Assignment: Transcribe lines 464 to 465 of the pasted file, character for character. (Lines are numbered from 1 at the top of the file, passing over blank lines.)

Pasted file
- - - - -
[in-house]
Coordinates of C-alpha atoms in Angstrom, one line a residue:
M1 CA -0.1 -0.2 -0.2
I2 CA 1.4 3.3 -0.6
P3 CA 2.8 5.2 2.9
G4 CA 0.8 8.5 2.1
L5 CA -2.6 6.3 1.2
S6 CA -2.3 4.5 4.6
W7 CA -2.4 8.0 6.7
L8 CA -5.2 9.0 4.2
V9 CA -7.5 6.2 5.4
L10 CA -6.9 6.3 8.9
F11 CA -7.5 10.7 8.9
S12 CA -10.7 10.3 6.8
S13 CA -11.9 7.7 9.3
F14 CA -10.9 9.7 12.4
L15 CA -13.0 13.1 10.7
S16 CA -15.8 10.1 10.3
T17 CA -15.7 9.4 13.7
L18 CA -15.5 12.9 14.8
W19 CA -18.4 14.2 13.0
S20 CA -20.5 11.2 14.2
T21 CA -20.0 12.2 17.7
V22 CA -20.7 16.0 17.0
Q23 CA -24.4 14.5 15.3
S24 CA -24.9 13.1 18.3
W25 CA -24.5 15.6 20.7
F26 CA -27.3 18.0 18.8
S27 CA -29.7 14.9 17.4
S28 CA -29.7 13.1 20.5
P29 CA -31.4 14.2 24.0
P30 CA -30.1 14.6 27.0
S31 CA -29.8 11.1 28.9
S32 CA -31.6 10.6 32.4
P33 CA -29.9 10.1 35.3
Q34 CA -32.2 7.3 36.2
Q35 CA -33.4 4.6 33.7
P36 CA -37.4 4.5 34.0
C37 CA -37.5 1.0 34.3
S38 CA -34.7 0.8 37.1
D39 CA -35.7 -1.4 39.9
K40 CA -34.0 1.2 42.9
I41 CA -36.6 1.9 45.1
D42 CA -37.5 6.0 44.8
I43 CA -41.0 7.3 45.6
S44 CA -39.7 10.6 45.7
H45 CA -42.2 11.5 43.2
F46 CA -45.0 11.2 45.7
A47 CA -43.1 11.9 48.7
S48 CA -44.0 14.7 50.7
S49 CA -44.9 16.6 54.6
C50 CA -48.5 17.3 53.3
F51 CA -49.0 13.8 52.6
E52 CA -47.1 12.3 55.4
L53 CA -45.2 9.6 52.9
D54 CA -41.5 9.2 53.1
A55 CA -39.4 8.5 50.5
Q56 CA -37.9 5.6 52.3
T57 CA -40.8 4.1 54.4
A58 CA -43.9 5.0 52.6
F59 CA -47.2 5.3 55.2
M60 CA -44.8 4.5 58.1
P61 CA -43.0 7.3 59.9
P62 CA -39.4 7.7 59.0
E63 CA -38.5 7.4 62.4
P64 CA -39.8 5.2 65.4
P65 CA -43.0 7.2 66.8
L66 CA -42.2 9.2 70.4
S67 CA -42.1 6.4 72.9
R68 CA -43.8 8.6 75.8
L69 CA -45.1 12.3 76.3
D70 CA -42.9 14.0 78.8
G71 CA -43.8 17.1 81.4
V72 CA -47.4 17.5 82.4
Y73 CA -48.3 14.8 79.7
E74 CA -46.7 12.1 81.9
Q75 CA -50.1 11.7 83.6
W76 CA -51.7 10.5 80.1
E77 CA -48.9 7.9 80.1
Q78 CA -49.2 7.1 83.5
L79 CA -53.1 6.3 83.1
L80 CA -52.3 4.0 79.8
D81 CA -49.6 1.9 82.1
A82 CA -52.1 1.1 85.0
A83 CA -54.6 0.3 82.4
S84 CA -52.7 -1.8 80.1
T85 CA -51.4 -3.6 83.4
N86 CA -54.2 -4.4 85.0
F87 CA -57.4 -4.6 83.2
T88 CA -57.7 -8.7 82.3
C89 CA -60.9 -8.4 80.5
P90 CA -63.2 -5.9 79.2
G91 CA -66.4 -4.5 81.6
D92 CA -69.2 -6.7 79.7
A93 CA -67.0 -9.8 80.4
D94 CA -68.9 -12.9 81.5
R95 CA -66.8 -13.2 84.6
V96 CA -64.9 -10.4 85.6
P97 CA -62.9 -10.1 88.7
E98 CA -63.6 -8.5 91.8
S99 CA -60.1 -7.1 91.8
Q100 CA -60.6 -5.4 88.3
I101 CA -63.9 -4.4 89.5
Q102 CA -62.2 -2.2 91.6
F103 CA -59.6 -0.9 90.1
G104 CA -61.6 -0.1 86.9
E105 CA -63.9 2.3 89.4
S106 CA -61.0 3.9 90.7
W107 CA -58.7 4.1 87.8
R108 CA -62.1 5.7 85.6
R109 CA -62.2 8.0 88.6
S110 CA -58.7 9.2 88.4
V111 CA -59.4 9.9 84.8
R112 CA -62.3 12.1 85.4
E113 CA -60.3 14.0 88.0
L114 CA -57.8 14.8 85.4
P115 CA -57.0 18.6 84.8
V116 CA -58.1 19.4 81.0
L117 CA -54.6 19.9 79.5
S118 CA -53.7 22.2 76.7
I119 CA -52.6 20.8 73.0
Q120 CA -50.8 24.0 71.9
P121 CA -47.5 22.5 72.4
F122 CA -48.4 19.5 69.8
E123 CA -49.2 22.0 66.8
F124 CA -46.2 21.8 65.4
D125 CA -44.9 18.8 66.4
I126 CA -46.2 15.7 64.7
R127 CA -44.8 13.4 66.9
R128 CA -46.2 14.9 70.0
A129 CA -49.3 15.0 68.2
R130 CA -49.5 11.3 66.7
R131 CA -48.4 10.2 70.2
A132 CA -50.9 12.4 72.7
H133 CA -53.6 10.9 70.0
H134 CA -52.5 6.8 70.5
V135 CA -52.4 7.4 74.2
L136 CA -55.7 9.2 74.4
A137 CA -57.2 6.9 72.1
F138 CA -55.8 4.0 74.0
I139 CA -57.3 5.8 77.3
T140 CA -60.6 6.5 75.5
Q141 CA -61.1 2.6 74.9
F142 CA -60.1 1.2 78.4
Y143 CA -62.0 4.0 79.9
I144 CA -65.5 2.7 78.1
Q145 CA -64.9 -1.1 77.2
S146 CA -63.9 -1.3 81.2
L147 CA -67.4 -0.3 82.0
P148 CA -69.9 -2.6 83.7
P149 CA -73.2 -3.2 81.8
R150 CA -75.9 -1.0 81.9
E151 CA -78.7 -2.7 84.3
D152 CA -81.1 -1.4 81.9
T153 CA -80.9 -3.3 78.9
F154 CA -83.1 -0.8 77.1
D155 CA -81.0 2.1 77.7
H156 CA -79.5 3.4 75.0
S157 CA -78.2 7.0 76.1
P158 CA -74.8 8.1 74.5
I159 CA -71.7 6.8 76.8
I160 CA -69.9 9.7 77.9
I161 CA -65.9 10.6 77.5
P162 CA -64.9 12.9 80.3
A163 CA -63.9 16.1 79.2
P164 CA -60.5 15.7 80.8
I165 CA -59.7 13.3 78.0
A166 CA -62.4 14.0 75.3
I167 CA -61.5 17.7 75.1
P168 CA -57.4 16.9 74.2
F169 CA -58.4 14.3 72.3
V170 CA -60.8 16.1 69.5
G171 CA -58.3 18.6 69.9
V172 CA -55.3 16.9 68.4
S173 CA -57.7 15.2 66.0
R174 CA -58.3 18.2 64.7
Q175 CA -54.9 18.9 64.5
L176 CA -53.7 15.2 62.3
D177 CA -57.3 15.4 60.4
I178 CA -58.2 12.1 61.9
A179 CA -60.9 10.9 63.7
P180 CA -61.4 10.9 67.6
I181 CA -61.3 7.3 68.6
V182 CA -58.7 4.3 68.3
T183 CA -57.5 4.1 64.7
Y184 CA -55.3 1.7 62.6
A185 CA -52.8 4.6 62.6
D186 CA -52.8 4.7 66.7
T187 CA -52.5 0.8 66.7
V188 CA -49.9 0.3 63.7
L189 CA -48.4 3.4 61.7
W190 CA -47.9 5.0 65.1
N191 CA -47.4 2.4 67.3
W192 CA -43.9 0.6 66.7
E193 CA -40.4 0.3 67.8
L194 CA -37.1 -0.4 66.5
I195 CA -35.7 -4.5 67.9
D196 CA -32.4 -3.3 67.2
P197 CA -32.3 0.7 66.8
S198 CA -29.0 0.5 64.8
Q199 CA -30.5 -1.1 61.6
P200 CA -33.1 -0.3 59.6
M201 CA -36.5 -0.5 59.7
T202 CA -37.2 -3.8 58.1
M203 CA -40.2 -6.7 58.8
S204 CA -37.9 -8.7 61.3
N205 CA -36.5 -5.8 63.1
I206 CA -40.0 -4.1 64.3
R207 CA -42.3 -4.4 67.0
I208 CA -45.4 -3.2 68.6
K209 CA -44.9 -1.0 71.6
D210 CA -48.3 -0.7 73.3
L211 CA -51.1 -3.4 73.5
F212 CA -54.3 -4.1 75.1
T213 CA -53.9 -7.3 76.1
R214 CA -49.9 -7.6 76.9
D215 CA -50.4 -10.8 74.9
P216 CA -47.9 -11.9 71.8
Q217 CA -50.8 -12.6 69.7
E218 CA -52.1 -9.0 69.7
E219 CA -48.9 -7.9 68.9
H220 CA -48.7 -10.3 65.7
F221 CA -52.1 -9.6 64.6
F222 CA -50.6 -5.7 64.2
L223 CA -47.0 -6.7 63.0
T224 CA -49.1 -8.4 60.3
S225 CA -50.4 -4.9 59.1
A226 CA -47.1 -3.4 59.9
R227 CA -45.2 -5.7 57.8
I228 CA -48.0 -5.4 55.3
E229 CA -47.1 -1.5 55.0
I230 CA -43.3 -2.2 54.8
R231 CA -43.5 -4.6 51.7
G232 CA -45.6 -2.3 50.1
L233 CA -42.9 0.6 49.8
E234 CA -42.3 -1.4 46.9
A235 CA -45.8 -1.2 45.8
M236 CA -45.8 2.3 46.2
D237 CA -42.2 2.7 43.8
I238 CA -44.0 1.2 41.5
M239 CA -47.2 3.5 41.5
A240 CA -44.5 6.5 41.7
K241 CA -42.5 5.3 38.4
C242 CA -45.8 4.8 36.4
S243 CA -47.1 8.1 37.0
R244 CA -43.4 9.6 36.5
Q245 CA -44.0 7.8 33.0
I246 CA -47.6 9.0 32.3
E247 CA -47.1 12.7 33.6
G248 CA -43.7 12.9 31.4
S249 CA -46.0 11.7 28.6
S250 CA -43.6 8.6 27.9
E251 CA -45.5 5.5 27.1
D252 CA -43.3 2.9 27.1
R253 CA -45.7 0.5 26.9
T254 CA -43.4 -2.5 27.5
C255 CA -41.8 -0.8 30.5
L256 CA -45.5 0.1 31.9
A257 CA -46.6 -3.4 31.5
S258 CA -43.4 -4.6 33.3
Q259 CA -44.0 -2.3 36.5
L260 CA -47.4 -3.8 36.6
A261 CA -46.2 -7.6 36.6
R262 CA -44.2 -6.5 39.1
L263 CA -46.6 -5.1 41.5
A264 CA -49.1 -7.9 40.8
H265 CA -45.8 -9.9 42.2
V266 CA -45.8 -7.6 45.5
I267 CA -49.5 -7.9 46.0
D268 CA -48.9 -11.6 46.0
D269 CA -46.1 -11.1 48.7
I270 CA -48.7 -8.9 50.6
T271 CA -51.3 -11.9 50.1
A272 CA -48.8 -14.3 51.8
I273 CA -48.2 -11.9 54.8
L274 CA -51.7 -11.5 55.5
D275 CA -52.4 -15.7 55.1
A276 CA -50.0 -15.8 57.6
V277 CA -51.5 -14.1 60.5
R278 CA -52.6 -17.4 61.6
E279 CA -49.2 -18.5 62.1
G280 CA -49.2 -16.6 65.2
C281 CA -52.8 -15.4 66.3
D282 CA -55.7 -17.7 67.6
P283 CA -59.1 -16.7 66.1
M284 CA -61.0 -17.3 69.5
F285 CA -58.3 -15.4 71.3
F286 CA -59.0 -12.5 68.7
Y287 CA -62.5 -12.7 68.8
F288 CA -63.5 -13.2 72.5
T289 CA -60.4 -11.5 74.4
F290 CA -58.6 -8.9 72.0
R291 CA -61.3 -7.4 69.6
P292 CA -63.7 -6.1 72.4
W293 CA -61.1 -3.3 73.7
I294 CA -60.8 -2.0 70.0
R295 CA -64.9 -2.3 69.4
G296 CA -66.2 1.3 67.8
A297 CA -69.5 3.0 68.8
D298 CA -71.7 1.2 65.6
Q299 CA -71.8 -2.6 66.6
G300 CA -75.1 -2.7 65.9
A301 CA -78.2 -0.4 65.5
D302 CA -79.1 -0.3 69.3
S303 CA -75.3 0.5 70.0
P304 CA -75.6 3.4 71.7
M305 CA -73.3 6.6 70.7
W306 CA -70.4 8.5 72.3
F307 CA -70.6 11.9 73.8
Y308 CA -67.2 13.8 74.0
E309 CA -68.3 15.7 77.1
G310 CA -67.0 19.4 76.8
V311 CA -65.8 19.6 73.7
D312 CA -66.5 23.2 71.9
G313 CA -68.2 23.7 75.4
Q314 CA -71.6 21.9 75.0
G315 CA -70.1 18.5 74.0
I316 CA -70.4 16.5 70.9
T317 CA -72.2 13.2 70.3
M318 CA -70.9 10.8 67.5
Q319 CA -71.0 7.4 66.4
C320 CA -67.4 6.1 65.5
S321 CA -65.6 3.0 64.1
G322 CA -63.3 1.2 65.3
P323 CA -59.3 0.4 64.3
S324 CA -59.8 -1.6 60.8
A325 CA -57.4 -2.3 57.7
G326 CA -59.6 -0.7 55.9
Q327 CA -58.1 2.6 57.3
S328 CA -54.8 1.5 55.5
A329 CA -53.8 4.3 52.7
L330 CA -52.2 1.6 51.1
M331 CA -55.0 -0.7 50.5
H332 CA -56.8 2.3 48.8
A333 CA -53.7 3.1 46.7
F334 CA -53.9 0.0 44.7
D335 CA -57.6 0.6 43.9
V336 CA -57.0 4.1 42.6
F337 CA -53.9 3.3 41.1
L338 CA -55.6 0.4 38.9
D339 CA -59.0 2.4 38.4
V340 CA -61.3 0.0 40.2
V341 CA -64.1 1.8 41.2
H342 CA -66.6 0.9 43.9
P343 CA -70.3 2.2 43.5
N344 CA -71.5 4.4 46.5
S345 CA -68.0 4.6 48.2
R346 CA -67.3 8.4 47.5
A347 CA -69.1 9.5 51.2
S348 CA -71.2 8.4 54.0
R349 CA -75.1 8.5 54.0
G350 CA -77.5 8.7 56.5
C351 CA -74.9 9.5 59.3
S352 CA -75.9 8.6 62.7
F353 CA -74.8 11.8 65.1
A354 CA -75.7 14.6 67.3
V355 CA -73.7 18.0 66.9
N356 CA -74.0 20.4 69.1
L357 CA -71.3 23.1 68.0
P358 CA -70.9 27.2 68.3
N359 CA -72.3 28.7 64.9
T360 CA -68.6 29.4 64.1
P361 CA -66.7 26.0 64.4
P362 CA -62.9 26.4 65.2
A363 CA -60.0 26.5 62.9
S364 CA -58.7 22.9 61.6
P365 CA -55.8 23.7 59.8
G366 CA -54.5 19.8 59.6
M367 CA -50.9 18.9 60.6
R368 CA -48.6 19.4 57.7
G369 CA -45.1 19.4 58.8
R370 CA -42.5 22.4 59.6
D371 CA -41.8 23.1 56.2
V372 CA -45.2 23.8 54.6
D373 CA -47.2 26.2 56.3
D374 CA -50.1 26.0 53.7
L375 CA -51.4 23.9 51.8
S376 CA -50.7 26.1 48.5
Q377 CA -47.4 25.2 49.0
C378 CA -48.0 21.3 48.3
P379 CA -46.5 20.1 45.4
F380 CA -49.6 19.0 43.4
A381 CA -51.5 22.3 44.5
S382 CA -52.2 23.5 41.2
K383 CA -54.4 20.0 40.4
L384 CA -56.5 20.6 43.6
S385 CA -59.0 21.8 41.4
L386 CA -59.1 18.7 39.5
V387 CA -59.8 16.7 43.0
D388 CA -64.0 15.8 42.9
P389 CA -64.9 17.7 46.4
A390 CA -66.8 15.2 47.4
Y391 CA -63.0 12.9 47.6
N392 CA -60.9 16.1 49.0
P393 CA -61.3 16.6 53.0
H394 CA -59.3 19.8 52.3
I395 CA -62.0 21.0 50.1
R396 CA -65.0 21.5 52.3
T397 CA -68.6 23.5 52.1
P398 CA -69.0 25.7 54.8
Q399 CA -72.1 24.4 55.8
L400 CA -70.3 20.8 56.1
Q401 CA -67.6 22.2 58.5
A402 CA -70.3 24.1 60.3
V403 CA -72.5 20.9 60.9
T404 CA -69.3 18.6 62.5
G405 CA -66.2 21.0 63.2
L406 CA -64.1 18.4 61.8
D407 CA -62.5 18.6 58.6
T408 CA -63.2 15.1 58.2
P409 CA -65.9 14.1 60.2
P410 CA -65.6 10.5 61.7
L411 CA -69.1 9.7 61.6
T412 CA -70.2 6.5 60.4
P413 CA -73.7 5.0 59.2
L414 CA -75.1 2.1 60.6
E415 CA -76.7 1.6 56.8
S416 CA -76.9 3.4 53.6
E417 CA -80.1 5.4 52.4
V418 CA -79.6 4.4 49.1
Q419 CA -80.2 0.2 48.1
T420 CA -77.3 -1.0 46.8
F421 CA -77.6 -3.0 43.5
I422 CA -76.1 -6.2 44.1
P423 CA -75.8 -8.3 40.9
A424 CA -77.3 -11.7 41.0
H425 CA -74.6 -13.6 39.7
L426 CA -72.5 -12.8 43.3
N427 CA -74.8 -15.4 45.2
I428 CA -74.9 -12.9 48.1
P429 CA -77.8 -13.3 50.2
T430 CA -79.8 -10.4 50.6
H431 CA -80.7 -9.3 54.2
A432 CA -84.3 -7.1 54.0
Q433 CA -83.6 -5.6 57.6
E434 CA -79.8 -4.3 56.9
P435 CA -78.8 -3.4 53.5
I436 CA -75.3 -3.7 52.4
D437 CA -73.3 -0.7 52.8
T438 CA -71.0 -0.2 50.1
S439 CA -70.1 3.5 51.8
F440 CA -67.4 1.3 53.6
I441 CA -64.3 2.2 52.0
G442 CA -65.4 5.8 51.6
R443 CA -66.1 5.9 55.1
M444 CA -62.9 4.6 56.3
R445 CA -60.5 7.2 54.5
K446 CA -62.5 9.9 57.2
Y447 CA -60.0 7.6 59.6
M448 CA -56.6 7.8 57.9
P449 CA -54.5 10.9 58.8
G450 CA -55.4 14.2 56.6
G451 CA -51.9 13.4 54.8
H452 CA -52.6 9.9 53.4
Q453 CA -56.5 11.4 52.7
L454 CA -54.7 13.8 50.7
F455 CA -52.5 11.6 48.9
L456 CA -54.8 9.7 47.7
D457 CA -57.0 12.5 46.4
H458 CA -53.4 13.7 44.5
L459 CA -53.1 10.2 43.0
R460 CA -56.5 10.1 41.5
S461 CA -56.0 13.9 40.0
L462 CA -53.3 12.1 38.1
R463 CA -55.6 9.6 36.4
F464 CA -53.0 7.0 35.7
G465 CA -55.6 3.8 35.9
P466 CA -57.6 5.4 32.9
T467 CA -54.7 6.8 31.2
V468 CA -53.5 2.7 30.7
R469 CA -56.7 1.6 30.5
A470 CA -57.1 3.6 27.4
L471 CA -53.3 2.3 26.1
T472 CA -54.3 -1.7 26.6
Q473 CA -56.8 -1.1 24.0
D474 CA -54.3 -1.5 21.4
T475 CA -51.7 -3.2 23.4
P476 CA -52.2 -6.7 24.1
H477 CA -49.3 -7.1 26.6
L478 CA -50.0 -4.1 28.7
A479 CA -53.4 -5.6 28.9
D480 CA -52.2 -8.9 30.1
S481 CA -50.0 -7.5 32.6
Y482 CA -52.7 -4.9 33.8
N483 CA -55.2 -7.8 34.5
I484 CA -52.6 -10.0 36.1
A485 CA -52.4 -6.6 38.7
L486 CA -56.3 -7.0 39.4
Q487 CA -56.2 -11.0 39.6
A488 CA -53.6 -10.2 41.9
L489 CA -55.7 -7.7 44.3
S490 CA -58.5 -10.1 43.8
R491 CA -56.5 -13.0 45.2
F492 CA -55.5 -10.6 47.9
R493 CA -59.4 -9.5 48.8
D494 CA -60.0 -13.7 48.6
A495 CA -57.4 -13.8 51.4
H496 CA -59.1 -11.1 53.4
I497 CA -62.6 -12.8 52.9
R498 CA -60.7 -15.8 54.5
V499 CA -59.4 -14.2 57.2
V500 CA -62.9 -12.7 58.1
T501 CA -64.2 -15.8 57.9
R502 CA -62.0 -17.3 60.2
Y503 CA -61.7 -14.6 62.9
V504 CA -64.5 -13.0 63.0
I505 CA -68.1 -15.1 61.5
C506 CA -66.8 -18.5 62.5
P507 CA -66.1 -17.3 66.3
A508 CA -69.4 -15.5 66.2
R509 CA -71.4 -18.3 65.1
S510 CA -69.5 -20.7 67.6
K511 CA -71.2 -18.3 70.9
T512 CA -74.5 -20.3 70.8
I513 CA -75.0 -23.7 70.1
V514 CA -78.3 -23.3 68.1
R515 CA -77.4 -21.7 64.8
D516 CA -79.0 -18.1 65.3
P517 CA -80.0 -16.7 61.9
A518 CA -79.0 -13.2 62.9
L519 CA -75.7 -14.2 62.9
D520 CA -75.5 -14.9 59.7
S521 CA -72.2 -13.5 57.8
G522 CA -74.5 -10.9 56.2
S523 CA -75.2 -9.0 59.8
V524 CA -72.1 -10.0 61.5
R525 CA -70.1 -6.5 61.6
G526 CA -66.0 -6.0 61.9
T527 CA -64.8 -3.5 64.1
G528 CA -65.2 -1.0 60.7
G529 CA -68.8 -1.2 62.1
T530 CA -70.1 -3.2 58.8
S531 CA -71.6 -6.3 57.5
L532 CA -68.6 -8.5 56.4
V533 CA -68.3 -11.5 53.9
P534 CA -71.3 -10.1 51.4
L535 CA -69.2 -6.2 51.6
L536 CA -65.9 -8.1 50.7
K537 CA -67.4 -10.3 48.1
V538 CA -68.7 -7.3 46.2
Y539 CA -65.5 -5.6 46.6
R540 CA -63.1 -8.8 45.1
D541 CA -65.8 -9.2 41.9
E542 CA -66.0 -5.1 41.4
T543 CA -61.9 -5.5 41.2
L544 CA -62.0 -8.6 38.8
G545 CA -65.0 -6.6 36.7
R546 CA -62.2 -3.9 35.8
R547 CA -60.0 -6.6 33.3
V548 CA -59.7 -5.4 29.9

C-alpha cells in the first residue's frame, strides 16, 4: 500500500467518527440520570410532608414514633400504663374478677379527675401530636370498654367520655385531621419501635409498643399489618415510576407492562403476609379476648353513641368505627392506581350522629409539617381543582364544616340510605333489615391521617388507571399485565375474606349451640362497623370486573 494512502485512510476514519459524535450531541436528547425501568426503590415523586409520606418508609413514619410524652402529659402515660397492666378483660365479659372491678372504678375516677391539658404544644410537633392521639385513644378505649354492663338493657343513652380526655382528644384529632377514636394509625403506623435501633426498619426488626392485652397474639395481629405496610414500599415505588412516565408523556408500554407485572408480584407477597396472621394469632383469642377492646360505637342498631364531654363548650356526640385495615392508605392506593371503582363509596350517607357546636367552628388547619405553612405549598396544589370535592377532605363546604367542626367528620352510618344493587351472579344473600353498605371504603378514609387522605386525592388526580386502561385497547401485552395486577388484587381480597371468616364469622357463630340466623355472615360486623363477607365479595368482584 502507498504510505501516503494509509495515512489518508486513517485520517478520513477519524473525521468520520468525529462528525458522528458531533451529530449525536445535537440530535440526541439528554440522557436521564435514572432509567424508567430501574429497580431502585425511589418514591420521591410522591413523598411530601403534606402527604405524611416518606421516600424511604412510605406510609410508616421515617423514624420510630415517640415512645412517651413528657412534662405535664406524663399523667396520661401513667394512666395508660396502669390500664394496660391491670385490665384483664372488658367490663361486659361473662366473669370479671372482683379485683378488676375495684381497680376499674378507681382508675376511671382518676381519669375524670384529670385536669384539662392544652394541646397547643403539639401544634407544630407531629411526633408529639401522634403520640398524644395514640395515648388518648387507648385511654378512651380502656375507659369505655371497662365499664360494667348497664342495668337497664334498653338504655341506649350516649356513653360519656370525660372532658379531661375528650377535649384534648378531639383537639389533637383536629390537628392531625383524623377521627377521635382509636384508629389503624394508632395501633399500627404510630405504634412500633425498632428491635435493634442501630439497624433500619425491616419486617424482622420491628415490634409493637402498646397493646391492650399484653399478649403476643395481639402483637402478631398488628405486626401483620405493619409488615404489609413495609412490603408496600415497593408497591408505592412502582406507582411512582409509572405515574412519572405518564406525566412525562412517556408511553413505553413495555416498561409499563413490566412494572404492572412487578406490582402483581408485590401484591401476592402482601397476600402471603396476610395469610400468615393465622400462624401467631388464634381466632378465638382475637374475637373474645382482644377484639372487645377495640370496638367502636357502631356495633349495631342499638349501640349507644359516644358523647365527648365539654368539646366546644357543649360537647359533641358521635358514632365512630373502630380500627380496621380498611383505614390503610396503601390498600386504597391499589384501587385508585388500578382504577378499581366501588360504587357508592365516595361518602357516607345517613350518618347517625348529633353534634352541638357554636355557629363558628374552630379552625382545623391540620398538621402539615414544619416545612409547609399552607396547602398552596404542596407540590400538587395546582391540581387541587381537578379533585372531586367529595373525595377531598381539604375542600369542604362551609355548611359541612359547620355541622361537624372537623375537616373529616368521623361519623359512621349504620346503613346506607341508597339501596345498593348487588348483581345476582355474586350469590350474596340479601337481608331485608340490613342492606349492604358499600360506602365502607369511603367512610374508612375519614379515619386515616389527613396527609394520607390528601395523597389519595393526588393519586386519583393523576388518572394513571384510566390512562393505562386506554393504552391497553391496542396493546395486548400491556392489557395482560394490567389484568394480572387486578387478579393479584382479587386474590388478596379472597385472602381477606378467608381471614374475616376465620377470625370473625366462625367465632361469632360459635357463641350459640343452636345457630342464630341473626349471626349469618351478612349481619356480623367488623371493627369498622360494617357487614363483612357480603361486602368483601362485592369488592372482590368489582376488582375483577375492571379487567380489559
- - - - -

L462 CA -53.3 12.1 38.1
R463 CA -55.6 9.6 36.4